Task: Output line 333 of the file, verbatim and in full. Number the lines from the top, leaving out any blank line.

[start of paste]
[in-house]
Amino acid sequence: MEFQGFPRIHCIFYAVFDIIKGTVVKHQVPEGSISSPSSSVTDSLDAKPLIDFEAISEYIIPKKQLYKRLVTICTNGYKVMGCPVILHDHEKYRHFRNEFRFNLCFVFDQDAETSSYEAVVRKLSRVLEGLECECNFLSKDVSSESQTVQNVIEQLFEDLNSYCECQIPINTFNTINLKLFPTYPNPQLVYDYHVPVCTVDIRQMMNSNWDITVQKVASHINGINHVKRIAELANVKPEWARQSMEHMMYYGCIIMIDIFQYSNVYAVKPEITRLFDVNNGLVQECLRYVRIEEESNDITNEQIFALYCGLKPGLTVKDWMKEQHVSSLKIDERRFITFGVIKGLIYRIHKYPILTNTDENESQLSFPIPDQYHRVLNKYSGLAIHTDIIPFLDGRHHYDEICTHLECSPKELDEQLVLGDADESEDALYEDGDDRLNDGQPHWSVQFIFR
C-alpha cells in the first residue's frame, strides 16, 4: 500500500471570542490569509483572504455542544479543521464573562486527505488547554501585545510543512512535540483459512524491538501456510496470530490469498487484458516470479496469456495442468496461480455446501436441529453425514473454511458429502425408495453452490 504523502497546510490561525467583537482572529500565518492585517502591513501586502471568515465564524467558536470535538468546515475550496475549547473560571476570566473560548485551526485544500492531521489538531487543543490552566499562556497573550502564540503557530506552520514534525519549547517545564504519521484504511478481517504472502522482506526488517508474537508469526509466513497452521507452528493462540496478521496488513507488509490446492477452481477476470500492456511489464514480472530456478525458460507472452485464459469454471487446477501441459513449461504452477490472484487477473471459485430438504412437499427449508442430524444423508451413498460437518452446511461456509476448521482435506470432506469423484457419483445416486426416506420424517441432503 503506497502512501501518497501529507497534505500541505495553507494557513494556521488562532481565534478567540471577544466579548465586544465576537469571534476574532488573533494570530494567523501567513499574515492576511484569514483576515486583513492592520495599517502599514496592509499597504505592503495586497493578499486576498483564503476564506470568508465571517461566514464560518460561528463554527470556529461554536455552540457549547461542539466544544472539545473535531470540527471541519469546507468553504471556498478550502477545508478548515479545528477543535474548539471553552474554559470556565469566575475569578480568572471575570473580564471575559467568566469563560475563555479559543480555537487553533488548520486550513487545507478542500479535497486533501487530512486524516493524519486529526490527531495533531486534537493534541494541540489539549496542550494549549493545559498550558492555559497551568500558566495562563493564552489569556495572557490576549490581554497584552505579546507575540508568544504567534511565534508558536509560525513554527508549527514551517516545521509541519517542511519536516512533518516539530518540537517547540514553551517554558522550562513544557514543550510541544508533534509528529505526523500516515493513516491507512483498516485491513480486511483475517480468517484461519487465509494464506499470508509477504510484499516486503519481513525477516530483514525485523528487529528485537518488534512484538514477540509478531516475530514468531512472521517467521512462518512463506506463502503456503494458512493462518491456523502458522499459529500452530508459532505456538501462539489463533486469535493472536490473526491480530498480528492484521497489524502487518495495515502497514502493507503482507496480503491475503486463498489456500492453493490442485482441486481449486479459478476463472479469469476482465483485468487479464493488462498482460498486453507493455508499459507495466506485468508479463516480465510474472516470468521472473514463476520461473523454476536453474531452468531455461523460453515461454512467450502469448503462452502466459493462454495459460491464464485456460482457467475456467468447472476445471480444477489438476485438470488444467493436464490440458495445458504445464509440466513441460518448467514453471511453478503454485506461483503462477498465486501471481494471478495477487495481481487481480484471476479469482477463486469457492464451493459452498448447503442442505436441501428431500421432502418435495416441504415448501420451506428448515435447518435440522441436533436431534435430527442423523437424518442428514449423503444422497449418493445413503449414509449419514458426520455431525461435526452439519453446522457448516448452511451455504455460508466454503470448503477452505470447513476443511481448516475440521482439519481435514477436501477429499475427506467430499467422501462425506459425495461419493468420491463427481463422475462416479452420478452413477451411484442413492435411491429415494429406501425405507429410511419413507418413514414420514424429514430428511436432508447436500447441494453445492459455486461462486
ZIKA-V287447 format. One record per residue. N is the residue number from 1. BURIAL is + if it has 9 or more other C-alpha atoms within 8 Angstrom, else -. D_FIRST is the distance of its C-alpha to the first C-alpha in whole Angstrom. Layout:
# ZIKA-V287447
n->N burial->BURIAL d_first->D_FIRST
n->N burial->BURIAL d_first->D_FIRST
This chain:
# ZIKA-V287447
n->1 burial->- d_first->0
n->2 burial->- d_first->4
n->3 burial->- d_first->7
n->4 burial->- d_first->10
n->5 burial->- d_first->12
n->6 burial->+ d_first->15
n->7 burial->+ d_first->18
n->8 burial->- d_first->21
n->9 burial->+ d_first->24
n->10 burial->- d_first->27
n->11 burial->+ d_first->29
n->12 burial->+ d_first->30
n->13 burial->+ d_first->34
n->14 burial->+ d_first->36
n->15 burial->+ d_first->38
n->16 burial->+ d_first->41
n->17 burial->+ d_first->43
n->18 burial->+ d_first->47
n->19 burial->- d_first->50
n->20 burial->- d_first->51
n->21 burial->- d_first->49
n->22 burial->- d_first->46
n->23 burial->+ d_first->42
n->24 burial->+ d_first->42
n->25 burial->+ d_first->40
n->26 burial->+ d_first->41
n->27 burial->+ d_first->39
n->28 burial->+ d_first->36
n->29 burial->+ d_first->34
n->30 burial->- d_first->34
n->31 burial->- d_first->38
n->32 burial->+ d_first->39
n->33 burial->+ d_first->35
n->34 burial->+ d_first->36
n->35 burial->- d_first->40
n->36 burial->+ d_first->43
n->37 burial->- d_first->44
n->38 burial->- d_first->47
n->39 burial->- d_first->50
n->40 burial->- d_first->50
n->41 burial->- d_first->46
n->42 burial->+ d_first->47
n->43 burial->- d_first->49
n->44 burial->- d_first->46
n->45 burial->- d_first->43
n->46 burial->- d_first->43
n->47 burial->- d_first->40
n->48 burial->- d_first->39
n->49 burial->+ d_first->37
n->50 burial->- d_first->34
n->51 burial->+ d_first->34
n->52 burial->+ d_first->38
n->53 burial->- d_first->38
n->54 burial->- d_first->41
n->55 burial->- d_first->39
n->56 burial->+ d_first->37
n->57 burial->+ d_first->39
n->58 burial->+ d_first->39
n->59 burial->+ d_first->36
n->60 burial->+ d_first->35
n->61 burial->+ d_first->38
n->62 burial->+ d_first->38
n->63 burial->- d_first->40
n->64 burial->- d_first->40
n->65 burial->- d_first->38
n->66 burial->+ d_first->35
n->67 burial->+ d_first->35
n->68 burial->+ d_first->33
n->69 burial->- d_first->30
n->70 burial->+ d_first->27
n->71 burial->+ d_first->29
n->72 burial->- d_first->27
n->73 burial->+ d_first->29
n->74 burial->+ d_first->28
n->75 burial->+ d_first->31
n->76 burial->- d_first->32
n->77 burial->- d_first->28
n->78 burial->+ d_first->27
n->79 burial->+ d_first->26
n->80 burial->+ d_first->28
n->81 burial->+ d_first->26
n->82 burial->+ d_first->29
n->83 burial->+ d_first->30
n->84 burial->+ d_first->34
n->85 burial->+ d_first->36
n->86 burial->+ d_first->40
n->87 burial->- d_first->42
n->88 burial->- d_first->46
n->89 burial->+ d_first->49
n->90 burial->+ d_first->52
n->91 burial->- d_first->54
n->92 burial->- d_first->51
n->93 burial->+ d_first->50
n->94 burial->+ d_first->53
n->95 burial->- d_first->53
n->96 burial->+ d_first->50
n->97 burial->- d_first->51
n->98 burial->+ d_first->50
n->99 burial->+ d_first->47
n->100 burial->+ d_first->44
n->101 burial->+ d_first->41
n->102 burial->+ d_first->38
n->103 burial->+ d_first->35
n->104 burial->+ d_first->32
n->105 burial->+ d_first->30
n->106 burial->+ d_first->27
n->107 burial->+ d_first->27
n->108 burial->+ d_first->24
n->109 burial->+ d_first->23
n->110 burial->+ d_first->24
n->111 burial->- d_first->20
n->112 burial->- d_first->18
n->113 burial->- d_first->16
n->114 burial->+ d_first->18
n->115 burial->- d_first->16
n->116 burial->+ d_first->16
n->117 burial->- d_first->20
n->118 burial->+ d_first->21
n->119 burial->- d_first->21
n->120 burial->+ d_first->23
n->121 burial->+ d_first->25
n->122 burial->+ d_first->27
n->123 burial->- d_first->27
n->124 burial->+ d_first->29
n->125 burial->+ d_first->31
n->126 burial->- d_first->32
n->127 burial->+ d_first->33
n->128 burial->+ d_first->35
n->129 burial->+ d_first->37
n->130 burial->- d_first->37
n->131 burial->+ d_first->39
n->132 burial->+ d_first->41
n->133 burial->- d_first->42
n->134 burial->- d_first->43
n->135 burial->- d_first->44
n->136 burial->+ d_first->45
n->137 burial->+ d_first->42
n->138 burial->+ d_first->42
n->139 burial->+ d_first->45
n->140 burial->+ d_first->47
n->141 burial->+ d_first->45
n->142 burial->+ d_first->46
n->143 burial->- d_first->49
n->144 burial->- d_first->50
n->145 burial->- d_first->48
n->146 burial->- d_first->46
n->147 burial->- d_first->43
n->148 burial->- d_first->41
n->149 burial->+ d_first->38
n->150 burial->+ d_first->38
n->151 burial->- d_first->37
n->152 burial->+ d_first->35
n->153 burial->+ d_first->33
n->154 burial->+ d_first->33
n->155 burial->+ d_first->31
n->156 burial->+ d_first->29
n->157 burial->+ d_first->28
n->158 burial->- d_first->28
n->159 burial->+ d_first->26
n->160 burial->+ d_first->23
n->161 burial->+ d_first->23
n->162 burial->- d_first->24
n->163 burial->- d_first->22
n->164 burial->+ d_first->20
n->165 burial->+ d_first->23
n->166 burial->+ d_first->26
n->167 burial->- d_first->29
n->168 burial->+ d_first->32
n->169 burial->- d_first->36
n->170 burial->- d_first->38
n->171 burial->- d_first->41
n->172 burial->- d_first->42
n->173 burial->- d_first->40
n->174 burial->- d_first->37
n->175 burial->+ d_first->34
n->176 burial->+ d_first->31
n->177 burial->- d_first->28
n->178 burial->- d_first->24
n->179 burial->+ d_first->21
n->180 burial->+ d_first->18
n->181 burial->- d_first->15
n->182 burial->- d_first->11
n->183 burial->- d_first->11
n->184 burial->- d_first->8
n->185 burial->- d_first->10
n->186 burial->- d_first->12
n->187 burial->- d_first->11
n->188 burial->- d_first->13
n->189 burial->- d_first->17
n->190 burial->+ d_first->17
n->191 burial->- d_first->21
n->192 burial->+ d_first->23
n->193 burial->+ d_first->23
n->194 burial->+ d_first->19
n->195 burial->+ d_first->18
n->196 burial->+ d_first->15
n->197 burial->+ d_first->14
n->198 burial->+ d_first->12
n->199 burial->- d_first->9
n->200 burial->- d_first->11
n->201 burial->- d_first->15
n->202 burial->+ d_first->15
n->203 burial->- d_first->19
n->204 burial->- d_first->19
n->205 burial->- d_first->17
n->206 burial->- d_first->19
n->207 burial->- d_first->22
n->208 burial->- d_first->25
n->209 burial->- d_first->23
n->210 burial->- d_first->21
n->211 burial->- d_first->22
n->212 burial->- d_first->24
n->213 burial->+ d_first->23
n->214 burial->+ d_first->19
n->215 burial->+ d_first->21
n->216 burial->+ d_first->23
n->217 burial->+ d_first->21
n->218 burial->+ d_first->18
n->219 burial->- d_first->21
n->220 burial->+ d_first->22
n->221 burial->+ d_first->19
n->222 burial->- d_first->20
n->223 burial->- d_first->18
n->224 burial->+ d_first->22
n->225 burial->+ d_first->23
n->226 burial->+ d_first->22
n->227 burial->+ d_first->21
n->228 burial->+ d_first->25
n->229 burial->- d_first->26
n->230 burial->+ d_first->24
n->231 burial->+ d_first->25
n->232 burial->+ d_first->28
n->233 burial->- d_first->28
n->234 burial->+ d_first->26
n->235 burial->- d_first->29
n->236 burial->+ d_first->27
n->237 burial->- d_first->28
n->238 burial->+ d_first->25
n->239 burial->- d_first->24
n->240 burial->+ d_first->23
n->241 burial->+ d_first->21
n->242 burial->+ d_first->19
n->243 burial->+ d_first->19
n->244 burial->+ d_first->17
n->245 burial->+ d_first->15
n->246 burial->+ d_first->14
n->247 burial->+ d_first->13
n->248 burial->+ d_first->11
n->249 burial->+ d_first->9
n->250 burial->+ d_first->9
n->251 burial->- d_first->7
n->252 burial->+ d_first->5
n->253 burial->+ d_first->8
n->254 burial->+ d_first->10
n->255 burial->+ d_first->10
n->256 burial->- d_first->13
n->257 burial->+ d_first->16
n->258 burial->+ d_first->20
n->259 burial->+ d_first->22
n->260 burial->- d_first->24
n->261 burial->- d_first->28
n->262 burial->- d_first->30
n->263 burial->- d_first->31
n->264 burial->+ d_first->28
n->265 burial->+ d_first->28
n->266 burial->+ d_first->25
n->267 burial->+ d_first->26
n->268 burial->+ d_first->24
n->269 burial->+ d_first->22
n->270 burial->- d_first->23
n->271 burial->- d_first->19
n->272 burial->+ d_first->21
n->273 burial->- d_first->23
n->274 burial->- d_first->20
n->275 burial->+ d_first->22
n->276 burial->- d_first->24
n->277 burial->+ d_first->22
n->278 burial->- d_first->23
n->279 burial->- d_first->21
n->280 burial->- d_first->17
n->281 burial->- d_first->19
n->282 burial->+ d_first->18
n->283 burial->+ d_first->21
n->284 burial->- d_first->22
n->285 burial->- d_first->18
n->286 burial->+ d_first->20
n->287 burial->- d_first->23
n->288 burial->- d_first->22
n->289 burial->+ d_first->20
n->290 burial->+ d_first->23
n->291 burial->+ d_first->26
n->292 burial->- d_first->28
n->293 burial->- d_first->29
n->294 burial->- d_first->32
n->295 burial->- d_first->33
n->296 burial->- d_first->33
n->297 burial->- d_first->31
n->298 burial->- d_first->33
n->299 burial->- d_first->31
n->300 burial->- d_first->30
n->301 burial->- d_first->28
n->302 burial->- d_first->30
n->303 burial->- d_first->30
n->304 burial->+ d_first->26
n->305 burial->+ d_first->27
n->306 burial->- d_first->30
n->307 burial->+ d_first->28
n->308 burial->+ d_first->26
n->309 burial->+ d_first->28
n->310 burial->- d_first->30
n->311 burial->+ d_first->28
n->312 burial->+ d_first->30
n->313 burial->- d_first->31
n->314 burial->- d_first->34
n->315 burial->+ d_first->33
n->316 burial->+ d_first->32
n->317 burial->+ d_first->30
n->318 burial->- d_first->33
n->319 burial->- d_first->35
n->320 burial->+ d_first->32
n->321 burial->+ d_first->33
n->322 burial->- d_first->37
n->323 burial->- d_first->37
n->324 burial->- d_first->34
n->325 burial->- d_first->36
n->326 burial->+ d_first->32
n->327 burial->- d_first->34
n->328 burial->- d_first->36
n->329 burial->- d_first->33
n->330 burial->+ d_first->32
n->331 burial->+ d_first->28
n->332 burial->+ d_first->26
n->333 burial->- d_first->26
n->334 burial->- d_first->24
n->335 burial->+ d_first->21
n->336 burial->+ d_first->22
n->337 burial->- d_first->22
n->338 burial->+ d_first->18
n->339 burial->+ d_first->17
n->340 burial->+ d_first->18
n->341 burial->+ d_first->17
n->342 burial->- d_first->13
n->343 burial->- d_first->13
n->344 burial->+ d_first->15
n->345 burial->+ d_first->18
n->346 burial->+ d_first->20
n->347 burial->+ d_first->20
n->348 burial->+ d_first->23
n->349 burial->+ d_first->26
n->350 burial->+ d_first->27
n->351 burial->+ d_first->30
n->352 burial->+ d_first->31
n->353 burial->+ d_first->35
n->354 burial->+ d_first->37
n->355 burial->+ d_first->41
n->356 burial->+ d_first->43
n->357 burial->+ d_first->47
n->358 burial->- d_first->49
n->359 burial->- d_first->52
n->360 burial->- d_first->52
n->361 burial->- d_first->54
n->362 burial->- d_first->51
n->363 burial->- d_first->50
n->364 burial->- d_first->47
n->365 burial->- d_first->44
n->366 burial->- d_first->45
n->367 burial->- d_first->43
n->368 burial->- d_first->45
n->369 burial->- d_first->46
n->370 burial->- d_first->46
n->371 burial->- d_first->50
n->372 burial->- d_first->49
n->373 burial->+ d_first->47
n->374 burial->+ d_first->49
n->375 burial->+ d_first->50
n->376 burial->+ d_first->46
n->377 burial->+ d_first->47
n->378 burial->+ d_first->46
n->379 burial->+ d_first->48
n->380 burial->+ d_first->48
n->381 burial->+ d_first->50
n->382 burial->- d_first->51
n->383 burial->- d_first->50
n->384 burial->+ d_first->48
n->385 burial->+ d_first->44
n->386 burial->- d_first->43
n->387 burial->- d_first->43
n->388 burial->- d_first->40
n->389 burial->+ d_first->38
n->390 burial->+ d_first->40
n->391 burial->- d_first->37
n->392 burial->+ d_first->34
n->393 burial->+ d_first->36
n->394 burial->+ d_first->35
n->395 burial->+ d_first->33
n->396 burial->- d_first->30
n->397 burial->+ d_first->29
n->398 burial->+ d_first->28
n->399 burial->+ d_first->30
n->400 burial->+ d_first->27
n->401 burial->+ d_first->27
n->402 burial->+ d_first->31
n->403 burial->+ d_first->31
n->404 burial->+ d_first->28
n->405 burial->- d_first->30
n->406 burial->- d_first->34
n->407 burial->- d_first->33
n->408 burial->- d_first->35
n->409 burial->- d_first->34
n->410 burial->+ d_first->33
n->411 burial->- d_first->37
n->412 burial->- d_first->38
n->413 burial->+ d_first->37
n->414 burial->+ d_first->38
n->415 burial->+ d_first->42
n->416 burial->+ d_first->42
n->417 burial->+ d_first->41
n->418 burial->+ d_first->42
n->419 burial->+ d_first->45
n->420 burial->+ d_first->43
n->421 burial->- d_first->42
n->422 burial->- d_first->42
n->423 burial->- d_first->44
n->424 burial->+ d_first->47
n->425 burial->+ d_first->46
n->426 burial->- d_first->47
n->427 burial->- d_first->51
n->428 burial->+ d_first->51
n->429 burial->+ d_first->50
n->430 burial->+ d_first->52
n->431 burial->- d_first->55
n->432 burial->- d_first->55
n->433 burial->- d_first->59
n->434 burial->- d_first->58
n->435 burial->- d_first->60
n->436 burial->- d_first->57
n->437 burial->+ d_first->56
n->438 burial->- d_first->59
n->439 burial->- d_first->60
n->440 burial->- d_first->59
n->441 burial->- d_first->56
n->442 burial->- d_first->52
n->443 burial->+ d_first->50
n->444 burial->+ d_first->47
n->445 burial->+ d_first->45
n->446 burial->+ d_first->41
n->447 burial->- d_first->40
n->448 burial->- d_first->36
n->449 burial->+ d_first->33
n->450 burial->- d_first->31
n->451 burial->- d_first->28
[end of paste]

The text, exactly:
n->324 burial->- d_first->34